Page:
Wednesday November 22nd 2017
CulverCityCrossroads.com 2.0 coming soon

Get the latest news from Culver City Crossroads delivered right to your inbox!


to Culver City Crossroads' RSS email feed for FREE. Once a day, you'll get local news, events and commentary from people who live here, work here, and love it.

If you enjoy reading or find value in the information we provide, please consider supporting the many hours of effort we put in to make this online newspaper available every day. You can easily make a one-time or monthly recurring donation by clicking the link below.

Thank you for your support!

Staff

Publisher and Editor - Judith Martin-Straw

The Skinny - Amy Brunell

Looking Up - Bob Eklund

Ruth's Truths - Ruth Morris

Special Features - T. S. Owen

LOCALmotion - Jozelle Smith

Get Smart - Jamie Wallace

Brown Signs Criminal Justice Reform

Gov-Brown-Signing-BillYesterday, July , California Gov. Jerry Brown signed into law the first in a package of criminal justice-reform bills seeking to improve public safety, save taxpayers money and put greater emphasis on prevention, rehabilitation and maintaining family cohesion.

Specifically, Senate Bill 355 would end requiring innocent defendants to reimburse the courts for the cost of appointed counsel – by only charging those who are convicted.

“Under current criminal law, a low-income, homeless or impoverished person who is accused of a crime that they did not commit can still be ordered to pay the costs of a court-appointed attorney,” Sen. Holly J. Mitchell of Los Angeles said. “We are pleased to have the governor support our #EquityAndJustice reforms. We are hopeful that he will continue to be a partner as the remaining #EquityAndJustice bills make their way to his desk.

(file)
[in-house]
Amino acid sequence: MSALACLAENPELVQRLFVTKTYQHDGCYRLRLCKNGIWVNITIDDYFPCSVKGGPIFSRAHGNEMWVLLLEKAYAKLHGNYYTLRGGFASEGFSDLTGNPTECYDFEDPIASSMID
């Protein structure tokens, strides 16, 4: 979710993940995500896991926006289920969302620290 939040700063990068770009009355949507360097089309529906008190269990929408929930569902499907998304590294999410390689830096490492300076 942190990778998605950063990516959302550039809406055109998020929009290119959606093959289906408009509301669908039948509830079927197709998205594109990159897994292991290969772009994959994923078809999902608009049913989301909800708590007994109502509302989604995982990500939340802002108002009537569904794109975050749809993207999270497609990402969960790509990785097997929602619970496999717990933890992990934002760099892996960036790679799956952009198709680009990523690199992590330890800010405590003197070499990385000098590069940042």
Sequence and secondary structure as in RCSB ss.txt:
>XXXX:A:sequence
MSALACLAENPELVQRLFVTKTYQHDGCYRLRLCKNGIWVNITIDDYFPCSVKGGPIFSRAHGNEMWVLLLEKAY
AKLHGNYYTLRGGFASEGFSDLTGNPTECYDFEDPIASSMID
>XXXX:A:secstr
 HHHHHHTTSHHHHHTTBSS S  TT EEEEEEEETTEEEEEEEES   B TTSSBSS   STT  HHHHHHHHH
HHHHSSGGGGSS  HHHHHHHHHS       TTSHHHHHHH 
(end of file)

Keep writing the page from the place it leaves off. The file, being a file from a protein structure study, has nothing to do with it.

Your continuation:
“Together we can bring compassion, reason and greater social awareness about the true costs of a criminal justice system that for too long has followed policies that created and perpetuated a cradle-to-grave prison pipeline.”

SB 355 is the one of seven bills jointly sponsored by Mitchell and Lara that mostly addresses how California’s criminal justice system treats youth and young adults.

Ray Sotero 

Share This Post
Share on FacebookShare on Google+Tweet about this on TwitterDigg thisShare on RedditShare on StumbleUponEmail this to someone

Leave a Reply